Why Mexico Imports CBD When They Could Mass Produce Their Own

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Famed marijuana grower and activist Jorge Cervantes has given Mexico his blessing. As the nation takes baby steps towards legalization of medical marijuana, we have to wonder what it’s like to grow ‘mota’ in Mexico, and why the government isn’t regulating a free market for its cultivation.

The United States has now found itself situated between two nations who support federally approved medical marijuana. Our neighbors to the north, Canada, have approved adult use recreational marijuana, and now Mexico is dipping its toes in the water by introducing a policy that would permit and regulate medical marijuana.

Mexico has a long history with cannabis and is no stranger to growing marijuana either. Marijuana and Mexico are pretty much synonymous, but soon they could go from the world’s biggest producer of seedy-brick weed to a self-sufficiently supplying its citizens with high-CBD medical grade cannabis.

“Immediately resolved the criminality and prohibition of the drug for medical purposes (and for scientific studies). Currently, the only cannabis that will be permitted must contain 1% or less of Tetrahydrocannabinol, and the Ministry of Health will be required to study the medicinal and therapeutic effects of cannabis before creating the framework for a medical marijuana program infrastructure.” 

Mexico Compassionate to Medical Patients

In 2009, Mexico decriminalized the possession of up to five grams, as well as small amounts of other drugs. The idea behind the movement was to switch from treating drug addiction as a criminal offense to a health issue. Similar shifts in policy by other countries, such as Holland, have had a significant impact on addiction and overdose rates.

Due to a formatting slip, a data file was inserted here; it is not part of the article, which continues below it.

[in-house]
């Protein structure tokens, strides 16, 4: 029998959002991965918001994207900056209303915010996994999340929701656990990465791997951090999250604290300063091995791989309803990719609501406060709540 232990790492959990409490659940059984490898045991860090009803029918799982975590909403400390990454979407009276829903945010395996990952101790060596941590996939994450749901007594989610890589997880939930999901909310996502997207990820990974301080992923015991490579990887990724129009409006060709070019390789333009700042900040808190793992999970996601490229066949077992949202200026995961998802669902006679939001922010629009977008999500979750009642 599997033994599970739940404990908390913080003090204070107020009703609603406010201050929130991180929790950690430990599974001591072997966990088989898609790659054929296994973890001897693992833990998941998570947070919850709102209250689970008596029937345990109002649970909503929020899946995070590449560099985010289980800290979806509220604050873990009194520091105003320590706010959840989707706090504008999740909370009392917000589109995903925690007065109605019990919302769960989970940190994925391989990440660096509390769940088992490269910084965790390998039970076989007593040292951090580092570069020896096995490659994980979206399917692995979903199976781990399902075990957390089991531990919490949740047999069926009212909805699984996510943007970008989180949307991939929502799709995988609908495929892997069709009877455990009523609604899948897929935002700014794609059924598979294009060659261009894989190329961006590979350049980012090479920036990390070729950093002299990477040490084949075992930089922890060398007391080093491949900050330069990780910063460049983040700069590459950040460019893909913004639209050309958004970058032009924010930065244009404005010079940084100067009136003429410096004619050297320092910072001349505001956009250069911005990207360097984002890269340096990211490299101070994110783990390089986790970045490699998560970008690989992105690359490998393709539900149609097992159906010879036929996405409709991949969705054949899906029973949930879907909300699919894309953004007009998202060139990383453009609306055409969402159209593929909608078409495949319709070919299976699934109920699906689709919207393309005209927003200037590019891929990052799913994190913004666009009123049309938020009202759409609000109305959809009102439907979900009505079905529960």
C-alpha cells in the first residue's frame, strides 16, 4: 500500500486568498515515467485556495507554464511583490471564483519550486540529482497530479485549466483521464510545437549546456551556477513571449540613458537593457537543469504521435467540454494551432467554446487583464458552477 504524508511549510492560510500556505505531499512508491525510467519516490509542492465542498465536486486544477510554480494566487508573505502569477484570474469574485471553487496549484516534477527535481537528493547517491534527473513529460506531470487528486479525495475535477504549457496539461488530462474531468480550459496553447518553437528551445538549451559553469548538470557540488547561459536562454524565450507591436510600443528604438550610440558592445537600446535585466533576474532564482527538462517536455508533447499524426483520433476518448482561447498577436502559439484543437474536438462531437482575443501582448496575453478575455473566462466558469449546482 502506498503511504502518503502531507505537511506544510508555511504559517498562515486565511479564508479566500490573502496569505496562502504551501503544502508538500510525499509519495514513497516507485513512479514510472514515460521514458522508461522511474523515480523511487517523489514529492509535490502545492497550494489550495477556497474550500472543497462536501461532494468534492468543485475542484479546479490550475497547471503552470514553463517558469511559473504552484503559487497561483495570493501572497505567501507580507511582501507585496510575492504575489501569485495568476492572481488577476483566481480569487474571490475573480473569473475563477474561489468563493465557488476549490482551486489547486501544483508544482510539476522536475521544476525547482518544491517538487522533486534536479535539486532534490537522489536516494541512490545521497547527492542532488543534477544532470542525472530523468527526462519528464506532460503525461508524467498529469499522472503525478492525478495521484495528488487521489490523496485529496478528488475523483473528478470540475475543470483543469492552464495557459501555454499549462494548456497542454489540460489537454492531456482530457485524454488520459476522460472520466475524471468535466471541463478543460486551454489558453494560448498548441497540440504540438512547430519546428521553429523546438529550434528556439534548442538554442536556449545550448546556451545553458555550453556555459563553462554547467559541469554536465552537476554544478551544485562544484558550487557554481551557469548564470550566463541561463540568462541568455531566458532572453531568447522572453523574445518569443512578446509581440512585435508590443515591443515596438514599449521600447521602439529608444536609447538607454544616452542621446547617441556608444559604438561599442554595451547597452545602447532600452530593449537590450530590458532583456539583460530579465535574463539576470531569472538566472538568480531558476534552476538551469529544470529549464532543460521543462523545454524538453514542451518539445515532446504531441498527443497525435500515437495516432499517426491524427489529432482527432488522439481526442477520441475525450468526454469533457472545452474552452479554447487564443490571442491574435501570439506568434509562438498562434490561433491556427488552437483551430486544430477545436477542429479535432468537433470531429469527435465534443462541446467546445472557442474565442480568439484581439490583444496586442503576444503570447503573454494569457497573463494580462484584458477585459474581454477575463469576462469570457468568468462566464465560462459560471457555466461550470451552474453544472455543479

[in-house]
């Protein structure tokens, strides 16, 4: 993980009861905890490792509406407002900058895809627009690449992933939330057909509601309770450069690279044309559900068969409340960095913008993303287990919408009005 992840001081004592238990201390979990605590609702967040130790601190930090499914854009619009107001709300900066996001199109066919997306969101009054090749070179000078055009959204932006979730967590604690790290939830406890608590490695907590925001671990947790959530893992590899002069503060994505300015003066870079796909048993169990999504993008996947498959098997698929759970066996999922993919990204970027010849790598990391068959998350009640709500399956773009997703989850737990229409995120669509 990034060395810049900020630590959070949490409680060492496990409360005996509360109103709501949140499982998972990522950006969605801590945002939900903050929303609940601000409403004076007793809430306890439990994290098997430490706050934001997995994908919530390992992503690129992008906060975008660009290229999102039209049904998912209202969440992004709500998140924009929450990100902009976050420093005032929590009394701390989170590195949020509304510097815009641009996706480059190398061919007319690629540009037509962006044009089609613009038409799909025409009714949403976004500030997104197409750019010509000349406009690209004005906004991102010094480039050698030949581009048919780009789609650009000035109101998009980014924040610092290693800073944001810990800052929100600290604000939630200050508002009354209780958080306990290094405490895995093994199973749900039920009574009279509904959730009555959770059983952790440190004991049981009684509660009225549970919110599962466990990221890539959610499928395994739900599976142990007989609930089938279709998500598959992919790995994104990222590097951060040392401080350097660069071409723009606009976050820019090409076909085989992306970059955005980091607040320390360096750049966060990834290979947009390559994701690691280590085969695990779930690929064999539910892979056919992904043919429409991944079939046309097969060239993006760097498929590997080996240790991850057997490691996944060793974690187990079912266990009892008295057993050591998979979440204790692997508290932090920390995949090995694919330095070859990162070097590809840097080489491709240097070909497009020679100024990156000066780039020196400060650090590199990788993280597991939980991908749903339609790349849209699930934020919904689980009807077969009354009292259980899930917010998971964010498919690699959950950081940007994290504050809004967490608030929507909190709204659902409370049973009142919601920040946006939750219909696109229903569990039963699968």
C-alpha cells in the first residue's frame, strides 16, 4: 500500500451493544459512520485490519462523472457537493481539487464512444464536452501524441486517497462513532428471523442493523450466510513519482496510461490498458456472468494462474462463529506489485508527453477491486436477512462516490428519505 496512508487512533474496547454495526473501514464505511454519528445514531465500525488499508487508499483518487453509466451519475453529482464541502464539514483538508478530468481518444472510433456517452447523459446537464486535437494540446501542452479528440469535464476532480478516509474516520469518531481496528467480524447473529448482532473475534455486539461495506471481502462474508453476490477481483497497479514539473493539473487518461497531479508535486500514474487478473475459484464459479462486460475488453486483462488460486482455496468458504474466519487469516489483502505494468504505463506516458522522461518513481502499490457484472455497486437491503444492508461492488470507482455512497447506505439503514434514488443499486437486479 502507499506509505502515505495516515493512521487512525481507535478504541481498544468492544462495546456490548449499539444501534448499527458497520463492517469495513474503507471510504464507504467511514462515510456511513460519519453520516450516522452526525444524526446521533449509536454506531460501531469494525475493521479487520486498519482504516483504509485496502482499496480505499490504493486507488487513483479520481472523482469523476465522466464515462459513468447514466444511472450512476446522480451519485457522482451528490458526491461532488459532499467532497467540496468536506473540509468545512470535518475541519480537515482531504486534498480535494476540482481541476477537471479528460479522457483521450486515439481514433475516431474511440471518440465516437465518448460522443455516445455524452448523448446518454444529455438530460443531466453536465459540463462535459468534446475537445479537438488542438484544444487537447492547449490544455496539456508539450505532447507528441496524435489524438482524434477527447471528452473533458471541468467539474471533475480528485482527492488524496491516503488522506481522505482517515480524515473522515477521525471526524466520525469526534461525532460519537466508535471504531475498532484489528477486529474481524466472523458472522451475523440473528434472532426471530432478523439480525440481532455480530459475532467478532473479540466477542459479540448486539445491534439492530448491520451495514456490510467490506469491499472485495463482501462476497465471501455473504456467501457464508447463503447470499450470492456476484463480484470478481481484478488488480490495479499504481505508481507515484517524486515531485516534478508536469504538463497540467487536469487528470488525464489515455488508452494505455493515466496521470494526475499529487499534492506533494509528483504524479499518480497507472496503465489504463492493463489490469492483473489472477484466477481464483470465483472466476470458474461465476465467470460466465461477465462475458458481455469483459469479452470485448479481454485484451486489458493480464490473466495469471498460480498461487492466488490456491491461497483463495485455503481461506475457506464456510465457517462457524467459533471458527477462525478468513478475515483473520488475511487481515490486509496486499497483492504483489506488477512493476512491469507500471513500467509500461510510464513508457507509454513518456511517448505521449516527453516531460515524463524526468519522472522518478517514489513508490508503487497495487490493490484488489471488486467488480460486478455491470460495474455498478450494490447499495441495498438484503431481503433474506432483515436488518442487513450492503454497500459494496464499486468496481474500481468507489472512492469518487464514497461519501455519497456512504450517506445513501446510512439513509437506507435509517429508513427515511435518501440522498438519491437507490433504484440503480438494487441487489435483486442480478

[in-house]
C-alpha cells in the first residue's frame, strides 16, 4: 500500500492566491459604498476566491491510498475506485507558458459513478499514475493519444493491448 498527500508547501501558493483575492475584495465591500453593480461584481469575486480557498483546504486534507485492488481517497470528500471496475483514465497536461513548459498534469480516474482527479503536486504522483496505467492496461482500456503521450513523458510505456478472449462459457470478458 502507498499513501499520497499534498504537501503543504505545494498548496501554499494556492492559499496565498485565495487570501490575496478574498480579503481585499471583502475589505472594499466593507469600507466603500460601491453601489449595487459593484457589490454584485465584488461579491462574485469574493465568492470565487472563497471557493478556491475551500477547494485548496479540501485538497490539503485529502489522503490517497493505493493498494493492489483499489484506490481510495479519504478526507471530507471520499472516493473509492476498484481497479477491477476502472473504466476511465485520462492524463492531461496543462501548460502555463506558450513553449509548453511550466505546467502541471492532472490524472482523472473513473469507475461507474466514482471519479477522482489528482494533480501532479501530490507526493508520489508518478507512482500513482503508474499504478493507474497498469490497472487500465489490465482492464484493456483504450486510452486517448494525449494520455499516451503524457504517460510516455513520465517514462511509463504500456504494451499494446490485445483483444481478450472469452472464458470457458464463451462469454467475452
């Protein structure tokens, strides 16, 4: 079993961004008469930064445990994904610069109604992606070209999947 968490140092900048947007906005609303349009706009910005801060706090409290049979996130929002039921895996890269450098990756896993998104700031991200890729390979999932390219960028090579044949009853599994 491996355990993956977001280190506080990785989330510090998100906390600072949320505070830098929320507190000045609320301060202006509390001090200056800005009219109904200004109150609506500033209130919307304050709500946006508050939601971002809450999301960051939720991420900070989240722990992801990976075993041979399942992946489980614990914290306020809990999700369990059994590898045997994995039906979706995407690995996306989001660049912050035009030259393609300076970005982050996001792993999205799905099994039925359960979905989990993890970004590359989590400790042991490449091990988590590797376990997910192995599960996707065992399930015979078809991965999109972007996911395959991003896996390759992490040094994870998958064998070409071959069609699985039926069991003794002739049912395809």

However, it wasn’t until 2015 that Mexico really made a big shift in cannabis policy perspective. The Supreme Court ruled in favor of allowing eight-year-old, Graciela Elizalde, to use CBD oil to reduce the frequency of her seizures and improve her quality of life.

Cannabis has been flowing from Mexico to the U.S. for a very long time, and as everything is unfolding for legalization in North America, Mexico could be looking to continue their position as a major supplier of sinsemilla.

The country had previously issued permits for 4 individuals in 2015 to cultivate, possess, and use cannabis, but the new changes to legislation could permit Mexican’s to grow their own cannabis. It’s doubtful the average citizen has access to the kind of cannabis genetics that produce less than 1% THC though.

Jorge Cervantes Grants Mexico His Blessing

Recently, famed activist and cannabis cultivator, Jorge Cervantes, gave Mexico his blessing at the CannaMexico World Summit saying that Mexico has the perfect climate and soil for growing cannabis. Cervantes indicated in his presentation titled, The Cannabis Revolution, that Mexico is considered a world power in cannabis production and marketing.

According to Cervantes, Mexico has great land for planting cannabis and its geography gives many competitive advantages to produces further north on the continent. He says that Mexico’s fall and winter allow for the continuous production of cannabis allowing farmers to harvest four to six crops per year.